Although considered to be one of the jewels of Further India, Cambodia has been influenced by China in a variety of ways: through Chinese immigration and the spread of techniques as well as in a way that can broadly be described as “cultural”. Naturally, the Cambodian language has recorded this penetration, for example by absorbing several hundreds of words of Chinese origin. One would therefore expect to find the stamp of a similar influence upon Cambodian literature. Yet, paradoxically, this influence on classical literature can barely be perceived through “hints and guesses”. For, although they are clearly discernible in the Cambodian texts, the themes of the Chinese merchant and of Chinese political power appear to reflect social and political realities rather than trends in inspiration or literary sensibility.
Given the state of research on the subject today, the traces of Chinese literary influence, if indeed they must be sought, can only be found either in a handful of little-known manuscripts dating from not earlier than the mid-nineteenth century, or else in a regional (in a sense, foreign)and short-lived genre of popular theatre that sprang up a few decades later.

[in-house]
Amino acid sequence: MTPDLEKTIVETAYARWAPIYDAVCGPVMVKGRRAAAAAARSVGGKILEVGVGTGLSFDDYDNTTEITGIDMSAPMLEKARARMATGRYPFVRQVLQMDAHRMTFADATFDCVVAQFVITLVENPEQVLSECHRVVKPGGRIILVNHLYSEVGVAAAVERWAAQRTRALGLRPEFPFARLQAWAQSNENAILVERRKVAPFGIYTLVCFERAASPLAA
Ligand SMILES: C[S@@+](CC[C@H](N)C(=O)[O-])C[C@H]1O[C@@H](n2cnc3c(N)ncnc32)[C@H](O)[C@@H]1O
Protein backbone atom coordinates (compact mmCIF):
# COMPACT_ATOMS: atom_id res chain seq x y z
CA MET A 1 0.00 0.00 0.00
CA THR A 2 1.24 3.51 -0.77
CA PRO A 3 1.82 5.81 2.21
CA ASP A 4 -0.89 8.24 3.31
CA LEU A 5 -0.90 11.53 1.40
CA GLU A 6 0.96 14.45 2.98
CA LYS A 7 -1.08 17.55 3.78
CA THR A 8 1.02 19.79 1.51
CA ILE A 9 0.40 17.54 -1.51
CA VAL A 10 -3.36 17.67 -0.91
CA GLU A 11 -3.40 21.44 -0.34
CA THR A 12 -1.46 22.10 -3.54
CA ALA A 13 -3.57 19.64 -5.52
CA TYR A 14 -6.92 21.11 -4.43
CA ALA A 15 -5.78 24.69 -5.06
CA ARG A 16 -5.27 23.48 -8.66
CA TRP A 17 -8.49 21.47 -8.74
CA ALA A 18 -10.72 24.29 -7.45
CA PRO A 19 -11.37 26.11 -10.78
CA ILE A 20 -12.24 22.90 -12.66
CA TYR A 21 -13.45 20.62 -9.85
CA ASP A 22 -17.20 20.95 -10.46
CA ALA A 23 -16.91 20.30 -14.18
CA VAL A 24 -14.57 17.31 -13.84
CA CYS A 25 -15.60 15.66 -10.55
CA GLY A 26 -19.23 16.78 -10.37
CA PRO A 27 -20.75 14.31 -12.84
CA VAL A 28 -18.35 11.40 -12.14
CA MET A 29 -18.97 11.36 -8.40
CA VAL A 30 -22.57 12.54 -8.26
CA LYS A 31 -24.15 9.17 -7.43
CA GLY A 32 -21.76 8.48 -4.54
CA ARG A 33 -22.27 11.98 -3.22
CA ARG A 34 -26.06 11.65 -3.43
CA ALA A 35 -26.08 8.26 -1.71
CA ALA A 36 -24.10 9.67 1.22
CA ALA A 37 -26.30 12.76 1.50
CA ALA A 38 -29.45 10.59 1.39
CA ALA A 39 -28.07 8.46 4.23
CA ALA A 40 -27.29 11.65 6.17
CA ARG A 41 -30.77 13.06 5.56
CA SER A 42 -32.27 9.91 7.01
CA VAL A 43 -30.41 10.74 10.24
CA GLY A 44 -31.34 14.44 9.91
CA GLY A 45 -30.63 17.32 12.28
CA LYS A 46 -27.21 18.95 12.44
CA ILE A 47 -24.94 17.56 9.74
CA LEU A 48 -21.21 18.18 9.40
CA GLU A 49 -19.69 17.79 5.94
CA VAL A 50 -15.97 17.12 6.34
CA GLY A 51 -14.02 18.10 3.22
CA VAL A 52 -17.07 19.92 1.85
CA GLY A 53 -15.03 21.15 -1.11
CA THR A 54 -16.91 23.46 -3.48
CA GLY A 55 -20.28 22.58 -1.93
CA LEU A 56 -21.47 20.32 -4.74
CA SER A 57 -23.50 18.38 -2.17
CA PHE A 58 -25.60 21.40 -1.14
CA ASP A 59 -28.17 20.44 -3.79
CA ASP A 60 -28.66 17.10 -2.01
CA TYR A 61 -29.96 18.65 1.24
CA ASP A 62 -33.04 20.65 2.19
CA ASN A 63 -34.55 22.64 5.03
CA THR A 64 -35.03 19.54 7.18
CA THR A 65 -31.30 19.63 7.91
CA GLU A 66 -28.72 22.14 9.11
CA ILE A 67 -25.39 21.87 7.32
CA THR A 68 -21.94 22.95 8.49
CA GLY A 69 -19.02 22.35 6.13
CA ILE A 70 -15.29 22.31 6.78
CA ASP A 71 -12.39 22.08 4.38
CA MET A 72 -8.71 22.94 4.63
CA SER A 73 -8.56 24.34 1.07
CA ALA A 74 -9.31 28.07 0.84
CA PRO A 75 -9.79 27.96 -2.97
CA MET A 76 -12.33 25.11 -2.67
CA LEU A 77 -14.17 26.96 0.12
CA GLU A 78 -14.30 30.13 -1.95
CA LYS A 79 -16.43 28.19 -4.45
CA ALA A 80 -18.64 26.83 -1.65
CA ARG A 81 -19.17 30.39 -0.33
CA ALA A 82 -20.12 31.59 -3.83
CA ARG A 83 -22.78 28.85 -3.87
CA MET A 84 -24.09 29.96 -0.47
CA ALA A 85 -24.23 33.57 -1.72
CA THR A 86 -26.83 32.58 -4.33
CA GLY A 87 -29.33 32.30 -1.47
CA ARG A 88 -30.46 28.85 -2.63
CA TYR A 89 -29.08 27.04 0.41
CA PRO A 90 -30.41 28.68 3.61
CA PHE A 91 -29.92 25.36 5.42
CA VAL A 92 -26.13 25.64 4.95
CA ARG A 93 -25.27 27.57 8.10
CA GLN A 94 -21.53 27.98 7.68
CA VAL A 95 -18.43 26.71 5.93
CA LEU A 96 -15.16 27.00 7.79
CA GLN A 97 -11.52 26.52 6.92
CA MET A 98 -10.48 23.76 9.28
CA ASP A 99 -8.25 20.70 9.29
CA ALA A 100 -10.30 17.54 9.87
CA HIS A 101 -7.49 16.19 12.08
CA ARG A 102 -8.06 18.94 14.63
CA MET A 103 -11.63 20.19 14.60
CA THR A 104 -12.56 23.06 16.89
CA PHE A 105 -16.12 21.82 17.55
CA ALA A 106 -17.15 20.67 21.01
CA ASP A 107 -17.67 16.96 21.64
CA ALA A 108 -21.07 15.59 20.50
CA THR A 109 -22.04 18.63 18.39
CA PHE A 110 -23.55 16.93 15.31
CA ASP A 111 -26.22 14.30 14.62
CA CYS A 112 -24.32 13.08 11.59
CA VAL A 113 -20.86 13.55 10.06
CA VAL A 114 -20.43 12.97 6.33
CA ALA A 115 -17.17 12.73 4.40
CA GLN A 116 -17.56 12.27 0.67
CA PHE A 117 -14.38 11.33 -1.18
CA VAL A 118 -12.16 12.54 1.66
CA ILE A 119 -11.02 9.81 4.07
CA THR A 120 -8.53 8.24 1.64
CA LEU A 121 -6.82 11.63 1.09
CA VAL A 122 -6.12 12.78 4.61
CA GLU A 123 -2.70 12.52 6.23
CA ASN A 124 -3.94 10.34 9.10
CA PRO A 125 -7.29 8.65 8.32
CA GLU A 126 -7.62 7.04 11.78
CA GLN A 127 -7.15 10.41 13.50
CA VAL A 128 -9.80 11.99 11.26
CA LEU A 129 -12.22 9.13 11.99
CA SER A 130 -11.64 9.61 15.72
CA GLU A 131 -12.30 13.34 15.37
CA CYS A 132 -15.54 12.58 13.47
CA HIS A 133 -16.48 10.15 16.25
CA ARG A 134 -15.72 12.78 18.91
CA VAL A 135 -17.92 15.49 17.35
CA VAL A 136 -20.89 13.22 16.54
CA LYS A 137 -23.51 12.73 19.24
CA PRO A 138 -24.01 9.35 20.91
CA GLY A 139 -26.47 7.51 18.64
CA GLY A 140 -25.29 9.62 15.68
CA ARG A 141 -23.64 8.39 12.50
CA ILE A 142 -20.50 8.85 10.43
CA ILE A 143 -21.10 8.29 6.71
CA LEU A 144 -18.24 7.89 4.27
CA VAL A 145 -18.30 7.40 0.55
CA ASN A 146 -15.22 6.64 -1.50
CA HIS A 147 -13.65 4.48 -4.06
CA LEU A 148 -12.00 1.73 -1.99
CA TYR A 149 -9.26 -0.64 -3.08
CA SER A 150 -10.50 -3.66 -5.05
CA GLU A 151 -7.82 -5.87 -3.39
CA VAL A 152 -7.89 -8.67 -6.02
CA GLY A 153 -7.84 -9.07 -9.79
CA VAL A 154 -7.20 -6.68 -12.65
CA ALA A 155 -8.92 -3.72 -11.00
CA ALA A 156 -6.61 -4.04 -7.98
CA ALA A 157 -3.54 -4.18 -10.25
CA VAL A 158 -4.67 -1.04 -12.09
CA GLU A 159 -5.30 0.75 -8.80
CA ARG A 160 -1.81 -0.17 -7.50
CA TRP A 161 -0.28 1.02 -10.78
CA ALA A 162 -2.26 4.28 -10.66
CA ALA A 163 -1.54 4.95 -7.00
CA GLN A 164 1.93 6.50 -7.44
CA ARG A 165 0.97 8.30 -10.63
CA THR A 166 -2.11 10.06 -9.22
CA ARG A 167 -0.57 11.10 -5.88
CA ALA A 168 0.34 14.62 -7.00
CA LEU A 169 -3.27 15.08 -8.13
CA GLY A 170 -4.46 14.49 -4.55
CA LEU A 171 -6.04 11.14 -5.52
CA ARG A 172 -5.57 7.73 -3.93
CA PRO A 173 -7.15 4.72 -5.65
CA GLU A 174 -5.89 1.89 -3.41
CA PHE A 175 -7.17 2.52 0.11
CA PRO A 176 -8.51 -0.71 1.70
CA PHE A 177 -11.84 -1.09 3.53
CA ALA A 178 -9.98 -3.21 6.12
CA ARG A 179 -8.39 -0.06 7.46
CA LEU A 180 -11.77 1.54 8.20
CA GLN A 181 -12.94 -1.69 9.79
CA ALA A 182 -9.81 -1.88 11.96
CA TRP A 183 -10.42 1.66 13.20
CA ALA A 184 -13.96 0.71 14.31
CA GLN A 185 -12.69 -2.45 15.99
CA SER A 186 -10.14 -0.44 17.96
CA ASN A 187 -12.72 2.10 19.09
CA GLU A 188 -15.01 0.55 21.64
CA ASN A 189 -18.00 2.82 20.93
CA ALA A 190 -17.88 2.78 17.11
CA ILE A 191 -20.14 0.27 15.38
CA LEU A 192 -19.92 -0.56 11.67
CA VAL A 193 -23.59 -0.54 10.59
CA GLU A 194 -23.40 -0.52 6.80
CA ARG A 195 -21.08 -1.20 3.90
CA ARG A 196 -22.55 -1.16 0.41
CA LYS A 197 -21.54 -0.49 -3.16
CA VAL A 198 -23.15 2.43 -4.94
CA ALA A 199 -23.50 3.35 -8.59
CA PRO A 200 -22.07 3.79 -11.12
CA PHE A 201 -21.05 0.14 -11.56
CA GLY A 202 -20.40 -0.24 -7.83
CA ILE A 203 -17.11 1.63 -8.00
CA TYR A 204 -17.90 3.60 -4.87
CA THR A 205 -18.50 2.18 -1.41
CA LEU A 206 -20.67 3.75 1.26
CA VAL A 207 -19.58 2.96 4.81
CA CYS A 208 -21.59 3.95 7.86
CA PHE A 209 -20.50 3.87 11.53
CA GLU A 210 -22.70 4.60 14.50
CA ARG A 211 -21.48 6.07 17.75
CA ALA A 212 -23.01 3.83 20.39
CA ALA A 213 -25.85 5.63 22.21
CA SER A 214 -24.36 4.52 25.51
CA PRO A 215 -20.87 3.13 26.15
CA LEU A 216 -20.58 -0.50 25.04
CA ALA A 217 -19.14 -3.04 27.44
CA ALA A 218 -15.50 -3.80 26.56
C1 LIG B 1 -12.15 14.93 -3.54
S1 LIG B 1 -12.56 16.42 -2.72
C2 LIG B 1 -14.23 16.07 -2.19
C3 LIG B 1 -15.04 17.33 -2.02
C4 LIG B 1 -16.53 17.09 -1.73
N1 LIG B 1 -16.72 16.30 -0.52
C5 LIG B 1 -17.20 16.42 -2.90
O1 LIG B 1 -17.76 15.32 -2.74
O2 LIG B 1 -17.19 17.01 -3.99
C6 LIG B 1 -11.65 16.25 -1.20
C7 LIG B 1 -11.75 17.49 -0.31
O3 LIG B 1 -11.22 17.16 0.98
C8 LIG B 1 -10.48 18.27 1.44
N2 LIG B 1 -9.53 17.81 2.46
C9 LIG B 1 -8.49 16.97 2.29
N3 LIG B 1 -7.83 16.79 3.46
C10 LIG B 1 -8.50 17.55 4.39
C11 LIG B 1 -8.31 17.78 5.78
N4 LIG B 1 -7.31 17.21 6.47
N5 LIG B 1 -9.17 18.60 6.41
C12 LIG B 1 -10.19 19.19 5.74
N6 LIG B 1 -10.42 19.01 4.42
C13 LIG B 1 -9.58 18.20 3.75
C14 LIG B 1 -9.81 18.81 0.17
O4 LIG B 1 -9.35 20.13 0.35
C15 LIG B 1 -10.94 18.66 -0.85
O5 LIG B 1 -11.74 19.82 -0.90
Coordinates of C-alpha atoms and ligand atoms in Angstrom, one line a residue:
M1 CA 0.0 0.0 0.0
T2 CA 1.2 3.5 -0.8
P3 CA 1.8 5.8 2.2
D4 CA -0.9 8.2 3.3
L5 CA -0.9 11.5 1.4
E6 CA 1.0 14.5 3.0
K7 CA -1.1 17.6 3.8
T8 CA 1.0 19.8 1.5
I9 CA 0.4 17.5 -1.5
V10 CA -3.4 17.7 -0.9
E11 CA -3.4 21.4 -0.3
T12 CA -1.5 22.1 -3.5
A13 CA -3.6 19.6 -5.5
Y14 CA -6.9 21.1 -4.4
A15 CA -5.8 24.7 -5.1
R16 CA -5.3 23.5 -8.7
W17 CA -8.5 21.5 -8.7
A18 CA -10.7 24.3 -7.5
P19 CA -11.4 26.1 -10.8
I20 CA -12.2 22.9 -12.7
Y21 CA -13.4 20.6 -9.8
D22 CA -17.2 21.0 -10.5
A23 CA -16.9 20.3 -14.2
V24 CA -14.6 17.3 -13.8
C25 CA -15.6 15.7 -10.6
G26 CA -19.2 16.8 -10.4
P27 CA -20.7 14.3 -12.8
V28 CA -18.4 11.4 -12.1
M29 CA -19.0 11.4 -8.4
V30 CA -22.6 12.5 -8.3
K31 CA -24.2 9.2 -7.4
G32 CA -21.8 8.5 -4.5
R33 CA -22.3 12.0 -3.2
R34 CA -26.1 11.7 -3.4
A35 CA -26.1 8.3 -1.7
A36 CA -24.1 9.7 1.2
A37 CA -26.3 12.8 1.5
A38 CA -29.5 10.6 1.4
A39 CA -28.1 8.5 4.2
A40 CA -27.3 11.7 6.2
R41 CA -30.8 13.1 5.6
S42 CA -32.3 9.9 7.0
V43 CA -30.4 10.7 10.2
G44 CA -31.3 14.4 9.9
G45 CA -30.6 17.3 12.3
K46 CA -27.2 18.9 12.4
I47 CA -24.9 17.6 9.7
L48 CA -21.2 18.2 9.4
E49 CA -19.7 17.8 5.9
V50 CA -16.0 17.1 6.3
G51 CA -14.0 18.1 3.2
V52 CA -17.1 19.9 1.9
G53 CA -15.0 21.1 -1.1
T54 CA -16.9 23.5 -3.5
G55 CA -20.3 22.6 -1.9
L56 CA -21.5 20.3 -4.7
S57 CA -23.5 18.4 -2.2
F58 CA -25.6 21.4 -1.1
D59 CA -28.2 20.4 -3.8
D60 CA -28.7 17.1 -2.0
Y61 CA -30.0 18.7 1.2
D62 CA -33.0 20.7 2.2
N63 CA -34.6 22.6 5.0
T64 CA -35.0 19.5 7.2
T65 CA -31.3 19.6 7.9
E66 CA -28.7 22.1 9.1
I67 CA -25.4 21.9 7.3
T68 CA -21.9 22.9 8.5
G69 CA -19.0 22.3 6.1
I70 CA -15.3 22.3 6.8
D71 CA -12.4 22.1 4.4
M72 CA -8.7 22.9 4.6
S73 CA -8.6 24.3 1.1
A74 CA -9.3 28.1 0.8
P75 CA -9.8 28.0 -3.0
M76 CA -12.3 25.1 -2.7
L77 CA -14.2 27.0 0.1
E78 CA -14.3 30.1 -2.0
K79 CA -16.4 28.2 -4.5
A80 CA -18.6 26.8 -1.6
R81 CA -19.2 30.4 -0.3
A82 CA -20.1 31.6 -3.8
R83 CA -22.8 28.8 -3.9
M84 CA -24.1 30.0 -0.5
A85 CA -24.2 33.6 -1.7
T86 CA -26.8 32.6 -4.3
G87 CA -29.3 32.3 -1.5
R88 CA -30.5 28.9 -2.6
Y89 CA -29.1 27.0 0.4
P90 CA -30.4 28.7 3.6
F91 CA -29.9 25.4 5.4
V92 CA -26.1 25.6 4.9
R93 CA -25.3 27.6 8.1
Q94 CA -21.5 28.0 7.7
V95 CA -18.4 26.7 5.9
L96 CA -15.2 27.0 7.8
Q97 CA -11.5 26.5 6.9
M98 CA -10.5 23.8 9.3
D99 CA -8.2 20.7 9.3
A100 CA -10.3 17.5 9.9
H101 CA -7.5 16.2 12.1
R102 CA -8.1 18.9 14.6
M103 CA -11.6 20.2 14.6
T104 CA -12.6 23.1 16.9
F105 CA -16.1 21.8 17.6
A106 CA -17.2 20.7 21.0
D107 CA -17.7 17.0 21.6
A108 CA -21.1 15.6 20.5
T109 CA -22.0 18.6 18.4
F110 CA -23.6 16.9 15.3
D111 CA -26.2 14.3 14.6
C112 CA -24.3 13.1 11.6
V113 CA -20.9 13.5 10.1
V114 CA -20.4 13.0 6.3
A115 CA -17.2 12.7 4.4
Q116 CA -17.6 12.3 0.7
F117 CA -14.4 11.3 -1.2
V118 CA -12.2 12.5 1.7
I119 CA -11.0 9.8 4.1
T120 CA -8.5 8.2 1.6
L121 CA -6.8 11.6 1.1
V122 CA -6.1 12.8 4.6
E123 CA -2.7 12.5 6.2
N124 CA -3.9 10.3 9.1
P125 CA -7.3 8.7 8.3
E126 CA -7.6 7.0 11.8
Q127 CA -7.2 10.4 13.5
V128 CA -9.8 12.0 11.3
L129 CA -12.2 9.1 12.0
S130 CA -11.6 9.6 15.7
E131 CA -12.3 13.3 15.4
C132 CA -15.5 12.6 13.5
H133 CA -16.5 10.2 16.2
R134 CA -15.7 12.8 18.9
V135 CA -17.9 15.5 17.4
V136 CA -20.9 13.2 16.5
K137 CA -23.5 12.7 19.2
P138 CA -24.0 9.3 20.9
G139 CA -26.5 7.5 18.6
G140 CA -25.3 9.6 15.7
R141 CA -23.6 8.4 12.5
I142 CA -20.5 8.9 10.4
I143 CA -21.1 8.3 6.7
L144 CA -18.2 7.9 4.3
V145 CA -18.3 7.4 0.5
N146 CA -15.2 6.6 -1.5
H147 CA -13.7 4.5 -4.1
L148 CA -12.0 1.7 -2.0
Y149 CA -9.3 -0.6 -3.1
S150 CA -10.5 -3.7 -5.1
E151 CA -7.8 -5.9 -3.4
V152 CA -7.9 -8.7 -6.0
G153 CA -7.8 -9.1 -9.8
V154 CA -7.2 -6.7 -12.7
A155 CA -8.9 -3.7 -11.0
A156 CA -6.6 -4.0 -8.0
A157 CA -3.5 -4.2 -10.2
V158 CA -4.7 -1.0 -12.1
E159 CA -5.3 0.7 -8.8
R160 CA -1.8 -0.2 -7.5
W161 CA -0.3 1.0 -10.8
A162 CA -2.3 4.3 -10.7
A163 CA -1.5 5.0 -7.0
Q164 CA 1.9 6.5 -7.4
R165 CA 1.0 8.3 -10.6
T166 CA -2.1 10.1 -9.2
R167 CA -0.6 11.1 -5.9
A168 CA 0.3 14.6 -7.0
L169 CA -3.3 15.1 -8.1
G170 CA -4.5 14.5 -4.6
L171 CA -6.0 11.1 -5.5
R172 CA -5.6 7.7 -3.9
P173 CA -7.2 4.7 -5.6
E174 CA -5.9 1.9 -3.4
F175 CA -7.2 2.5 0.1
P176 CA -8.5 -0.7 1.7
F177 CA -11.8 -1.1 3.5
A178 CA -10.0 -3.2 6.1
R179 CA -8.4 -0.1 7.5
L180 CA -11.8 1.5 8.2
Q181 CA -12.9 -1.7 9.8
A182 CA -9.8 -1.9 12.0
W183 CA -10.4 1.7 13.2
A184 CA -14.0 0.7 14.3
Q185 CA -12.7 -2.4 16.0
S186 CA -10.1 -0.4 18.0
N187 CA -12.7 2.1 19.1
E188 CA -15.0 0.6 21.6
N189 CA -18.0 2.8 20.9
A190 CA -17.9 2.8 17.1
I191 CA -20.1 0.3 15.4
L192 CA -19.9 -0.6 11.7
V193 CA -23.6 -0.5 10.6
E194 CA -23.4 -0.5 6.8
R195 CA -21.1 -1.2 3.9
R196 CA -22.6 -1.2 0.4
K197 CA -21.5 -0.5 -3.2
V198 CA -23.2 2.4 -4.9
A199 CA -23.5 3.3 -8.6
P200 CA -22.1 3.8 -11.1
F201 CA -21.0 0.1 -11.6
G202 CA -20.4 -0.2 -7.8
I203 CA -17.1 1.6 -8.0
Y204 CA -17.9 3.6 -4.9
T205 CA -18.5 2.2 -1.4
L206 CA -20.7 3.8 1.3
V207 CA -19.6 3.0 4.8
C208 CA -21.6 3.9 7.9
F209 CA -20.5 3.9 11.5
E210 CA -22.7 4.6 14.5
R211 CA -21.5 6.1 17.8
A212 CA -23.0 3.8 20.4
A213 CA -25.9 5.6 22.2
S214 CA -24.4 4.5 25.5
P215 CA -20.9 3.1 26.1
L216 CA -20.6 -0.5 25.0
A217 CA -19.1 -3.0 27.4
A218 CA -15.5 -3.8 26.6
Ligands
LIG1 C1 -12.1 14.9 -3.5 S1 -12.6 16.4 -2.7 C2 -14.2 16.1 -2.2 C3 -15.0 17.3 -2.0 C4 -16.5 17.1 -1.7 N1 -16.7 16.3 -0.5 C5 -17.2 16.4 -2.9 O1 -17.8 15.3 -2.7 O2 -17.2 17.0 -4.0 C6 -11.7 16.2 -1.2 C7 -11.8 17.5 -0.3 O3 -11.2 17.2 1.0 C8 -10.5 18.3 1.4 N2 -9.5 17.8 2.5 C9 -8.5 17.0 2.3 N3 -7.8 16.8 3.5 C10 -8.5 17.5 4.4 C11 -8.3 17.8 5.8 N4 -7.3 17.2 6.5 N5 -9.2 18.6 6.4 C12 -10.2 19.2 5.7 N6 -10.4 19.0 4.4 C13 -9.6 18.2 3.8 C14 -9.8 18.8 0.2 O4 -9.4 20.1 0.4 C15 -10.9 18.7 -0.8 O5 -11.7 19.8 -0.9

In fact, it is only in the 1960s that the Chinese influence can unmistakably be seen to be direct, explicit and meaningful. This influence was then all the more palpable as it was found in popular-priced books, serialized novels and comics, that is to say, in literature of the liveliest and most widely read variety. Moreover, in contrast to the meagreness in the number of “Chinese-inspired” works published in earlier times, the output of the sixties was abundant and varied, and increasingly well received. Yet, and here is another paradox, specialists of contemporary Cambodian literature have rather ignored this class of literature while paying attention, for example, to the products of the French influence on Cambodian literature.
Our purpose here, therefore, is to return to the question by summing up what is known about the contribution of the Chinese influence to the development of Cambodian literature. We shall first describe the situation in the nineteenth century, then pinpoint the emergence of a Chinese-inspired literature during the first half of the twentieth century, and finally examine the contemporary wave of Chinese influence.